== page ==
pregnancy was 90 percent [58]. It is important to note that all but one of the studies in the
systematic review utilized a low sensitivity urine pregnancy test (a positive result requires a urine
human chorionic gonadotropin [hCG] >1000 mIU/mL); these tests are commercially available in
Europe, but not in the United States.
A randomized trial of women who underwent medication abortion at <63 days of gestation (n =
924) compared self-assessment (a low sensitivity urine hCG test to be performed within three

weeks posttreatment and a phone call at one month) with a routine postabortion clinic visit
(urine or serum hCG testing and/or ultrasound) [59]. Interestingly, among women who declined
to participate in the trial, a common reason was the desire to avoid follow-up visits, and trial
participants reported that they prefer self-assessment to a routine clinic visit. Similar to previous
studies, the self-assessment group and routine follow-up groups had similar rates of complete
abortion (94 and 95 percent), but the self-assessment group had three cases of ongoing
pregnancy that were not detected by the urine hCG test and all were discovered in the second
trimester, compared with no ongoing pregnancies in the routine follow-up group. Thus, to reliably
detect ongoing pregnancy, we recommend a follow-up clinic visit with clinical evaluation. If selfassessment is strongly desired or a clinic visit is not possible, clinicians should counsel on both
the risk and the symptoms of ongoing pregnancy, and follow a protocol that includes use of urine
pregnancy testing and a standardized telephone encounter.
Confirming complete abortion Confirming complete expulsion of the pregnancy involves
taking a history and performing a pelvic examination; ultrasound examination is also performed
by most clinicians. Women who do not expel the pregnancy after medication abortion require
surgical evacuation. (See "Surgical termination of pregnancy: First trimester".)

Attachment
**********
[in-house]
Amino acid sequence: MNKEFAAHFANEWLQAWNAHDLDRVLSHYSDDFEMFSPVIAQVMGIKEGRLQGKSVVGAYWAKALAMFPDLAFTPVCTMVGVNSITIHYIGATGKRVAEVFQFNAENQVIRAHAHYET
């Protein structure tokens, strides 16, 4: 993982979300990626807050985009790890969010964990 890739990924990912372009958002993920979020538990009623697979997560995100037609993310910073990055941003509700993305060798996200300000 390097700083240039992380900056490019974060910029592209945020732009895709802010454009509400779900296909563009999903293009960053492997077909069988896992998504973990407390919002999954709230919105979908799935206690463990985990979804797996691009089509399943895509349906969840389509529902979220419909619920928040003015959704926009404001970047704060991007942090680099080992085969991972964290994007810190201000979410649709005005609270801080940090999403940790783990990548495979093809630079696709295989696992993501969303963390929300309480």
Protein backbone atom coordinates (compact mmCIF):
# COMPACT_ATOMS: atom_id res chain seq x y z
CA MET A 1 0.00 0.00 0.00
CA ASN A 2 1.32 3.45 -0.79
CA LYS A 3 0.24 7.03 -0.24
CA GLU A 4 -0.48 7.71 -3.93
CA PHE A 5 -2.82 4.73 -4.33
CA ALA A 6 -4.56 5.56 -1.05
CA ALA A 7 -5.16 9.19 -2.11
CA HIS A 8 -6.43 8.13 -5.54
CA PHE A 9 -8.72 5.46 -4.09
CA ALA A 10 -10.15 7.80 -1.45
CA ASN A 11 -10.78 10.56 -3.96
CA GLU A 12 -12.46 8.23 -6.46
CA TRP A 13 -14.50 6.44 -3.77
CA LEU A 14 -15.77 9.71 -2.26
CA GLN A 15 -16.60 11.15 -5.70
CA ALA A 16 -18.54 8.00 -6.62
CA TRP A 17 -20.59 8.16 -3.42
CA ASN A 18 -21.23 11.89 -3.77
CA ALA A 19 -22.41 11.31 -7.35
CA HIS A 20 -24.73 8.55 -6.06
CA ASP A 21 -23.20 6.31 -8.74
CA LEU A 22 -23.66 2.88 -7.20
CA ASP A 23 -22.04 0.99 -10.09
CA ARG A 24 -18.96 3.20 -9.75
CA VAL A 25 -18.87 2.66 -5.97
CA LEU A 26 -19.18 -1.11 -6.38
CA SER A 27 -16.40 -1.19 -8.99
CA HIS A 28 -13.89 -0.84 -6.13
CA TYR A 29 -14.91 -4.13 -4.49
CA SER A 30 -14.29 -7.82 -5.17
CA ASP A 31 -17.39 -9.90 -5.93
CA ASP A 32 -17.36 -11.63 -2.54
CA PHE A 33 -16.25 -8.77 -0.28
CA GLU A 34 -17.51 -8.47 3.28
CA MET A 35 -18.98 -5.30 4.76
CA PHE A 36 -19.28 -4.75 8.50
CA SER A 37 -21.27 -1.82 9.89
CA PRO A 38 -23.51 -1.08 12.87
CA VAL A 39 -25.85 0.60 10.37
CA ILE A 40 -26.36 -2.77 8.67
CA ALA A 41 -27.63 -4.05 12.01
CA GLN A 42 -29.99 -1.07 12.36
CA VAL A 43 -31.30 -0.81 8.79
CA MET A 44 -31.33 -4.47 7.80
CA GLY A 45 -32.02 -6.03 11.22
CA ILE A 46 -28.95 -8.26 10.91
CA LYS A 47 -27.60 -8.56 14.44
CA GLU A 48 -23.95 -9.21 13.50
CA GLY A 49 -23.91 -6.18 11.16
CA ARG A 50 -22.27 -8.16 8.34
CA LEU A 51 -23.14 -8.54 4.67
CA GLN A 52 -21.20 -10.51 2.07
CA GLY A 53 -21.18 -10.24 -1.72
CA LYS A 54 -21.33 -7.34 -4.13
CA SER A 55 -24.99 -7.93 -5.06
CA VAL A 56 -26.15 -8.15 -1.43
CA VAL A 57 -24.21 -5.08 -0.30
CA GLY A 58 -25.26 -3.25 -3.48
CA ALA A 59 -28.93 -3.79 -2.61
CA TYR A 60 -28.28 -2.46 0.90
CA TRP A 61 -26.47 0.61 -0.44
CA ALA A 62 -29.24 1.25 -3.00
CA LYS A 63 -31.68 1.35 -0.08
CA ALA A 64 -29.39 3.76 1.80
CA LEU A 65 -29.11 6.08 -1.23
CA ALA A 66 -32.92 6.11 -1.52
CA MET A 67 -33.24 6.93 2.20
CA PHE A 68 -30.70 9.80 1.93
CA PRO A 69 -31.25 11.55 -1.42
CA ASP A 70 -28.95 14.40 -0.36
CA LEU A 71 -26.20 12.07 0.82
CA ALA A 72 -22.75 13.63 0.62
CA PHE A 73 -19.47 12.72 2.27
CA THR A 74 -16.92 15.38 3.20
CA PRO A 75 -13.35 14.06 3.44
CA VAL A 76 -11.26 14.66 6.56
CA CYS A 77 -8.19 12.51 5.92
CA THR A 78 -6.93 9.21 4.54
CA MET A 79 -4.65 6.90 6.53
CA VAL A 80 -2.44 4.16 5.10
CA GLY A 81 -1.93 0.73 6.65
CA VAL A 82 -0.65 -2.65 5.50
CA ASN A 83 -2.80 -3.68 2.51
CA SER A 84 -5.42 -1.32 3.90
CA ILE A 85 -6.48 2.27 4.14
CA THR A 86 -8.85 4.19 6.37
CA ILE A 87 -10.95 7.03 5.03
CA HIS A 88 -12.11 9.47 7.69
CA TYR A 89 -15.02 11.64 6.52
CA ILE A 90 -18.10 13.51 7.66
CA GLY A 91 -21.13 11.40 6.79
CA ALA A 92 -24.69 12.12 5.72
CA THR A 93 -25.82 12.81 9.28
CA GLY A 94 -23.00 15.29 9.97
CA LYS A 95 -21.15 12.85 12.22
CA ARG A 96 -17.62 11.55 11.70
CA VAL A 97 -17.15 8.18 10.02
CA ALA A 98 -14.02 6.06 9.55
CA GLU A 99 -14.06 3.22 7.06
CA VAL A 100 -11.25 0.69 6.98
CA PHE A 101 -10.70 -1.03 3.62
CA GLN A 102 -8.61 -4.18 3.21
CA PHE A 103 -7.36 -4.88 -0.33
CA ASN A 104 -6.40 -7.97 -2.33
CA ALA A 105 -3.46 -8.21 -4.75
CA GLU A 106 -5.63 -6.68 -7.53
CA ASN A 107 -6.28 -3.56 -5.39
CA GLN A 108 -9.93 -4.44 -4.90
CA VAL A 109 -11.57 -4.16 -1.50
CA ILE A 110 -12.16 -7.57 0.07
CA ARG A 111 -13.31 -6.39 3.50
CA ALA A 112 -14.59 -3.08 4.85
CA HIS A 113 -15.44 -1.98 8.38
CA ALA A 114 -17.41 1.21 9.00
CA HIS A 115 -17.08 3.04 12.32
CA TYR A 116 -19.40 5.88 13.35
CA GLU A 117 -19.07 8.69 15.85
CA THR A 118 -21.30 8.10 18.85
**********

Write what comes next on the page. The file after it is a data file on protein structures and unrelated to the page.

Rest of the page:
In most studies of medication termination of pregnancy, the number of women lost-to-follow-up
ranges from 0.6 to 5 percent [60], although it reached 11 percent in one study [61]. The need for
medical confirmation of pregnancy termination must be emphasized to users of this method, and
women must be informed of the possibility of congenital abnormalities in the event that
pregnancy continues. (See 'Teratogenicity' below.)
A history of vaginal bleeding and cramping is not sufficient evidence that the pregnancy has
been terminated. A lack of bleeding, however, can be a sign of ongoing pregnancy. The patient
should be asked whether she passed what appeared to be tissue and whether this passage of
tissue coincided with several hours of severe cramps that decreased in severity after the tissue
was passed.

A pelvic examination finding of a uterus that is firm and of nongravid size may be used for
confirmation of complete abortion without the use of ultrasound [62]. Confirmation of expulsion
with pelvic ultrasound is required if incomplete abortion is suspected [63,64]. Signs and
symptoms of an incomplete abortion include: ongoing cramping or bleeding, dilated cervix,
uterus enlarged or unchanged from the initial examination.
On pelvic ultrasound, absence of a gestational sac is confirmation of a complete abortion.
Heterogeneous echoes in the uterus without a gestational sac are not evidence of incomplete
expulsion [64]. Measured endometrial thickness on transvaginal ultrasound is not a clinically
useful predictor for the subsequent need for surgical intervention [65-69].
Serum hCG testing is not typically used to confirm complete abortion. A single measurement of
hCG at the follow-up visit is not informative, because hCG concentration may remain elevated
for weeks after complete abortion.
Evaluating for complications The history and clinical examination are also useful to
evaluate for side effects and complications. The patient should be asked about continued pain,
fever, or excessive vaginal bleeding. (See 'Side effects and complications' below.)
Postabortion contraception Contraception should be addressed at the follow-up visit, if not
sooner. The patient should be counseled that ovulation usually occurs by three weeks after
medication abortion and another pregnancy can occur before resumption of normal menses
[70]. Post-termination contraception is discussed in detail separately. (See "Postabortion
contraception".)
SIDE EFFECTS AND COMPLICATIONS The side effects and complications with medication
abortion generally include those associated with the regimen as a whole (mifepristone and